With the understanding of base/quote currencies as quoted on forex, the potential investor should not consider how to quote a currency pair. This can be done either through direct or indirect quotes.
A direct currency quote refers to any currency pair where the domestic currency serves as the quoted currency. If, for example, one were to consider the American dollar as domestic and the Canadian currency as foreign, a direct quote would be CAD/USD. The direct quote will vary the domestic currency and the base will remain fixed as one unit.
Indirect currency quotes qualify as currency pairs where the domestic currency is the base currency. Using the same model as above, an indirect quote would be reversed, or USD/CAD. Using this quote shows the foreign currency as the variable and the domestic currency as the one-unit fixed model.
Most currencies in the forex market get traded against the U.S. dollar, which means the dollar typically ends up as the base currency in the currency pair. There are some exceptions to this rule, however, particularly in regard to currencies with historical ties to Britain, including the British pound, Australian dollar, and the New Zealand dollar. These currencies all get quoted as the base currency against the U.S. dollar, making the U.S. dollar the counter currency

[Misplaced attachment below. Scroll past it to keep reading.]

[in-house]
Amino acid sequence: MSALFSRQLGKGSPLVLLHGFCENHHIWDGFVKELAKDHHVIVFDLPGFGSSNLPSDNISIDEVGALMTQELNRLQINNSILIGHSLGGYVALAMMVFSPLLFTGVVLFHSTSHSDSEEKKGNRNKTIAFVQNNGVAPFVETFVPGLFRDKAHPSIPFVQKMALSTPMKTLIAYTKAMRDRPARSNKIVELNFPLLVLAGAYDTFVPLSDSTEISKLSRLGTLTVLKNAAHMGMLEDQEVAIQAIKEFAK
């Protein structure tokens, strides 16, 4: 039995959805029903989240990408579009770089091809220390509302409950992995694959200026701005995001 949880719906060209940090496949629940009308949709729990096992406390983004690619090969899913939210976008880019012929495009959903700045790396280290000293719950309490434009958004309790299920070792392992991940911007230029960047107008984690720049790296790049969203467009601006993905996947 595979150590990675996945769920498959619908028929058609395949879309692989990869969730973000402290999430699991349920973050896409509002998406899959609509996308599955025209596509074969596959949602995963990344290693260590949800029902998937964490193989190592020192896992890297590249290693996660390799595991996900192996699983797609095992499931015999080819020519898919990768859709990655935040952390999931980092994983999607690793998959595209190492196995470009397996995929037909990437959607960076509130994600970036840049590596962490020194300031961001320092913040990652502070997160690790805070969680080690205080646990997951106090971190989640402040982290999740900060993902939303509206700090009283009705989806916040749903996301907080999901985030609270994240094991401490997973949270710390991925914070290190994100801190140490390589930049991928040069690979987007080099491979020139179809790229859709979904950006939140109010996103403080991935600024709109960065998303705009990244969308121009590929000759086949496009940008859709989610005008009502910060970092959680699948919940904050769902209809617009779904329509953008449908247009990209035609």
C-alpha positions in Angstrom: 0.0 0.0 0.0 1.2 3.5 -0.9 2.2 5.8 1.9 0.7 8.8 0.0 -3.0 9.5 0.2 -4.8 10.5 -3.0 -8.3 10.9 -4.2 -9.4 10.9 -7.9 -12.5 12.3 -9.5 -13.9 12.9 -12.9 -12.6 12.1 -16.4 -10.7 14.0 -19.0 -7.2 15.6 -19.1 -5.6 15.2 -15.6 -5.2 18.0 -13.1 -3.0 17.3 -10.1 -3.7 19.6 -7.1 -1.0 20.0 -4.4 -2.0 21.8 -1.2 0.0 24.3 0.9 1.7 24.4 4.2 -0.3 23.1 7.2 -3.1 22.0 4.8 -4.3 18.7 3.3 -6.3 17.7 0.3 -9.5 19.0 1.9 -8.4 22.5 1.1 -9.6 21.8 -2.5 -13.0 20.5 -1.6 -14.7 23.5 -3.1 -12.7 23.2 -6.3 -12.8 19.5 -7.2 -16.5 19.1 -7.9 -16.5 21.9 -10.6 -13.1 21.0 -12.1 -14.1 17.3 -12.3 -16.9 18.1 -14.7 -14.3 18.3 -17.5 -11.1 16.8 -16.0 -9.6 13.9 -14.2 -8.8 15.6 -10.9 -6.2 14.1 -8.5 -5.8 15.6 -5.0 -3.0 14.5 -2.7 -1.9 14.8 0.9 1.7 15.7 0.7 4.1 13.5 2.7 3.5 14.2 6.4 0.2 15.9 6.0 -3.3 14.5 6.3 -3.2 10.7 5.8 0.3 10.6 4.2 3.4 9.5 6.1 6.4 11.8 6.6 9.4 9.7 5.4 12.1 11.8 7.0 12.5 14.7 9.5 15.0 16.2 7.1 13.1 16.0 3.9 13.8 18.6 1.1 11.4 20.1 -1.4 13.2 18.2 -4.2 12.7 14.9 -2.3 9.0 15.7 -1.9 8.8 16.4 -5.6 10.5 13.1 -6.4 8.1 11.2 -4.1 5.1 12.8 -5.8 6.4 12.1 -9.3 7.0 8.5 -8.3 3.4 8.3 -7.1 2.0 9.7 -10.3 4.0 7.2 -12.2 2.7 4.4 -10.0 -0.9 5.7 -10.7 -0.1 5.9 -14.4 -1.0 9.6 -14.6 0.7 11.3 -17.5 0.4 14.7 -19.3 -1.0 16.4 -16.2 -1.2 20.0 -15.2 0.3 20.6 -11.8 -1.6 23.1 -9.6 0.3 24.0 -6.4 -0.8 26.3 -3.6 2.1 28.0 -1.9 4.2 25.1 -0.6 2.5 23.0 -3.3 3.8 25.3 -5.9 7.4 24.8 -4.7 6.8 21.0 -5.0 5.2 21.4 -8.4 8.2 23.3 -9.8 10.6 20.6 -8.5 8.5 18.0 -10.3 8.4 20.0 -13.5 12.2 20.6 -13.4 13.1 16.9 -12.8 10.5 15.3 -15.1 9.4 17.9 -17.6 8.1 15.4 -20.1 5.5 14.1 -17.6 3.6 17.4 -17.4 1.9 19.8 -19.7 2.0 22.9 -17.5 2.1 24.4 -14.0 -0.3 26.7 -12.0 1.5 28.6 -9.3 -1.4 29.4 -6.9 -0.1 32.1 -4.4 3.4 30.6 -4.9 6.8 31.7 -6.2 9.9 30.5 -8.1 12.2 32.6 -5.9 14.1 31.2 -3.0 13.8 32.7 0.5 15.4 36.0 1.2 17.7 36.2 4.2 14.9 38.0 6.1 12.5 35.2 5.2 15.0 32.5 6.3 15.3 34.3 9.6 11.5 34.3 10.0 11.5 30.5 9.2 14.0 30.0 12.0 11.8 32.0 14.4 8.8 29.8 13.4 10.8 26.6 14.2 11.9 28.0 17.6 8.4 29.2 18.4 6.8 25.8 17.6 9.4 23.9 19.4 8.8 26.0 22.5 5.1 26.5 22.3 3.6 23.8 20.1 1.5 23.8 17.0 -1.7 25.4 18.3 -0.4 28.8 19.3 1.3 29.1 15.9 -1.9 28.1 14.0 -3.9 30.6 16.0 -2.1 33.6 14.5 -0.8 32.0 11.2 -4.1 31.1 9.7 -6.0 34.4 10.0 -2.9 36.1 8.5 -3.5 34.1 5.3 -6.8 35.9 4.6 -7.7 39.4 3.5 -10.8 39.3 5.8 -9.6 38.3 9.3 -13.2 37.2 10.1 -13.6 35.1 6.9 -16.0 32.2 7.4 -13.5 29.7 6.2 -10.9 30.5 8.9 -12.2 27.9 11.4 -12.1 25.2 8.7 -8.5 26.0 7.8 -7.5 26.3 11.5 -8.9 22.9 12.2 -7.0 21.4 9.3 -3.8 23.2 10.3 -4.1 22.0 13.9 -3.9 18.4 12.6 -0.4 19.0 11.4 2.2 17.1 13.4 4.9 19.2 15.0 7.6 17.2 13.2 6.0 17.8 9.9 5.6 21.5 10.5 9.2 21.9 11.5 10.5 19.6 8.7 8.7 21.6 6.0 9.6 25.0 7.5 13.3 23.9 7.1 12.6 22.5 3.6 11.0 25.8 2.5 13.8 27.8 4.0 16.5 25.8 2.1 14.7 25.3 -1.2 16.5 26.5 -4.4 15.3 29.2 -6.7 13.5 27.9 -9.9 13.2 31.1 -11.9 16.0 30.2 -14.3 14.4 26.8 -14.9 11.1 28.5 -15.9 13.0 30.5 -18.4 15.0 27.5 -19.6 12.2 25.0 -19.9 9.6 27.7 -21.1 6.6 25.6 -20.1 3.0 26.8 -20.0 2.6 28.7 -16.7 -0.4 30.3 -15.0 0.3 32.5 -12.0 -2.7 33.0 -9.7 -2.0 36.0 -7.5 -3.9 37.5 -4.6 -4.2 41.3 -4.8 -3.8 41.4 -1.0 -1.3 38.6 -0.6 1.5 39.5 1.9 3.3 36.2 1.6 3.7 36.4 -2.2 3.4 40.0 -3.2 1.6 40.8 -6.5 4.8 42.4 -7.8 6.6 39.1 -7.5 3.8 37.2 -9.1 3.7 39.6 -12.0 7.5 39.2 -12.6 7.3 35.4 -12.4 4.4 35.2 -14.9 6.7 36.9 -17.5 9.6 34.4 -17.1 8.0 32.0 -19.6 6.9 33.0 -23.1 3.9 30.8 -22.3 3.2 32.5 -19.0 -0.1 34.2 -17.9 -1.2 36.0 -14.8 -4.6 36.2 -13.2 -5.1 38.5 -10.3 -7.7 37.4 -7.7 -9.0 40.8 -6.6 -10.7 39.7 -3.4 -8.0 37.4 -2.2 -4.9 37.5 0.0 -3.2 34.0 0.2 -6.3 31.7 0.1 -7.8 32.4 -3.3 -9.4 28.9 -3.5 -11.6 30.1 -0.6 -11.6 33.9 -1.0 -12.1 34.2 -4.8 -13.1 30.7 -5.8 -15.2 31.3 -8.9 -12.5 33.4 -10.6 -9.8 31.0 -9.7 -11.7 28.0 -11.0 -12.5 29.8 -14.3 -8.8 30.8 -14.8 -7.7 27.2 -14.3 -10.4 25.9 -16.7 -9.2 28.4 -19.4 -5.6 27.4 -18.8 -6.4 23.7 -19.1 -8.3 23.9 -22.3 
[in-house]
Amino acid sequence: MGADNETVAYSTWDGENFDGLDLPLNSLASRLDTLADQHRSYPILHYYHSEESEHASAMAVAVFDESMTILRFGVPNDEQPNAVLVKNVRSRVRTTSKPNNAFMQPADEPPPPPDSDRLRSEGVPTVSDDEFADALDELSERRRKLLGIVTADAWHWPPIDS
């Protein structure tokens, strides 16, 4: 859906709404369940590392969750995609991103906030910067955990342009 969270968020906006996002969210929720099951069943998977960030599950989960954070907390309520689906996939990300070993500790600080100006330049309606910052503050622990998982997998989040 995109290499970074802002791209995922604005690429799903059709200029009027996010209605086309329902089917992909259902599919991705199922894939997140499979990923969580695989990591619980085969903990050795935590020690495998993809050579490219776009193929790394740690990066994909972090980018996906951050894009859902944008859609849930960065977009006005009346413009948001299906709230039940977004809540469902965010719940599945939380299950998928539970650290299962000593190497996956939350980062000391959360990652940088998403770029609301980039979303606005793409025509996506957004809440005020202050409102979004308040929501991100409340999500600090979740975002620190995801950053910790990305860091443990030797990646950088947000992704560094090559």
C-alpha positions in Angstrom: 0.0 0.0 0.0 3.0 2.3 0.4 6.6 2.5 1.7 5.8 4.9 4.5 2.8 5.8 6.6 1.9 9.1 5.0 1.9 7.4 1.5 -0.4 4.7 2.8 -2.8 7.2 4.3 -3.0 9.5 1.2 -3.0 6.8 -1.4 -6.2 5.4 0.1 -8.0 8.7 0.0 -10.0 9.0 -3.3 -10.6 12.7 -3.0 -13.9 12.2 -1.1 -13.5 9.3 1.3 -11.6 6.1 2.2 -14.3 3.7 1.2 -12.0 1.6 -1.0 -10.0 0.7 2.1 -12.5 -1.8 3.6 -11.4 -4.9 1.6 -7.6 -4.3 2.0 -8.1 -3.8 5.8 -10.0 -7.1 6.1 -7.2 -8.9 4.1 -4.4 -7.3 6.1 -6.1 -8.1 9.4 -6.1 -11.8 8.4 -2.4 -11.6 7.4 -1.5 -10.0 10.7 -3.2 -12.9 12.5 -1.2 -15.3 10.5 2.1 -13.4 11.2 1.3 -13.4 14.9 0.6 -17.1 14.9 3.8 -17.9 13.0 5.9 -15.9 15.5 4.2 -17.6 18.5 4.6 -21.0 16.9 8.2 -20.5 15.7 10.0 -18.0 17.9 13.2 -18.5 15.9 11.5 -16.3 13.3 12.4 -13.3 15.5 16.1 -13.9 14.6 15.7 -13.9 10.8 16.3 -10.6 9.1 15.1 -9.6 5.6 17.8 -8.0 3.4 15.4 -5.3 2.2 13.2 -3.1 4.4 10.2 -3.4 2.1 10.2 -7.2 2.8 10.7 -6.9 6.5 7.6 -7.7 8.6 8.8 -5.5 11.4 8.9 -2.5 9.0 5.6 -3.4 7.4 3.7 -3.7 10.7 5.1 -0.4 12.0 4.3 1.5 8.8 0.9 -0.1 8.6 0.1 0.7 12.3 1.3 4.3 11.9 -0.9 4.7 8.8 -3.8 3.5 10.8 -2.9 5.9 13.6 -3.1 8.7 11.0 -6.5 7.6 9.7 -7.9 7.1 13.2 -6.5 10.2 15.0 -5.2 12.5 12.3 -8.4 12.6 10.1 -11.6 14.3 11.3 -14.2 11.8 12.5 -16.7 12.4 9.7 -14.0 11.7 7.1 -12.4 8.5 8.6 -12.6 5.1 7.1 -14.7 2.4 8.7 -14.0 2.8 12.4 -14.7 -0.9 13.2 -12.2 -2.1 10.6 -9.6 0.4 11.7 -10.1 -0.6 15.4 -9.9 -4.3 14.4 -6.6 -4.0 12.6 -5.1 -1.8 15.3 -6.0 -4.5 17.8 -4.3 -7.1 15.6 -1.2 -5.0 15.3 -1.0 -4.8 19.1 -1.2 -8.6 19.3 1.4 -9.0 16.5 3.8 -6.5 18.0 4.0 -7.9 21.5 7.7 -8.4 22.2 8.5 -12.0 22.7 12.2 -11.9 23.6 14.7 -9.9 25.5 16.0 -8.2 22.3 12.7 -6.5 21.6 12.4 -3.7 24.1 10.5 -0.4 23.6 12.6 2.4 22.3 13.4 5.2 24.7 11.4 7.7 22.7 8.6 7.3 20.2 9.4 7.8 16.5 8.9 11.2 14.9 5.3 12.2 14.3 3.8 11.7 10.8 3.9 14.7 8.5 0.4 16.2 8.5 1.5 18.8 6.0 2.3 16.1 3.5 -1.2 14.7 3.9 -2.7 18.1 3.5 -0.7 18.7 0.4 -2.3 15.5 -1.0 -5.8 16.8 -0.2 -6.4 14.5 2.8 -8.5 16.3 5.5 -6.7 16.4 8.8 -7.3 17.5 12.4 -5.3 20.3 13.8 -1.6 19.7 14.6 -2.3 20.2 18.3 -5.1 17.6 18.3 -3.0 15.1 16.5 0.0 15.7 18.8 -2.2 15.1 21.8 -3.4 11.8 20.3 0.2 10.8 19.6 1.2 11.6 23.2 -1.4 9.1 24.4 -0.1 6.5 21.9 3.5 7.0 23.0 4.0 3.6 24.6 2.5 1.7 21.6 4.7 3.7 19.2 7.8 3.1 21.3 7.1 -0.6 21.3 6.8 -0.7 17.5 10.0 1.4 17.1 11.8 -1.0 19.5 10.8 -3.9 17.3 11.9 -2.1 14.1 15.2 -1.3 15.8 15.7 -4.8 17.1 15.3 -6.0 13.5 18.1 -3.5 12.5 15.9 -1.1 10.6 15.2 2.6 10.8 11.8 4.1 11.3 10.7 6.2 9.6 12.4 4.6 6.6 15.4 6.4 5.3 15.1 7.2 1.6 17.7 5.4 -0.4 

Some notes on these currencies:
The most actively traded currency in the world. Typically used as the base currency in paired currency comparisons.
Replaces the U.S. dollar as the base whenever quoted against other currencies. The pound enjoys this status due to its longevity as the former dominant currency in the worlds prior to the ascendancy of the U.S. dollar. It helps to think of it as the retired legend in the field that people still bow to in the hallway.
Although not introduced to the world until 1999, the euro ended replacing many European currencies including marks, francs, and guilders. The creators of the euro intended the currency to be the financial market’s dominant currency. For this reason, it specified that the euro should always be the base currency whenever it is traded, even against both the U.S. dollar and the British pound.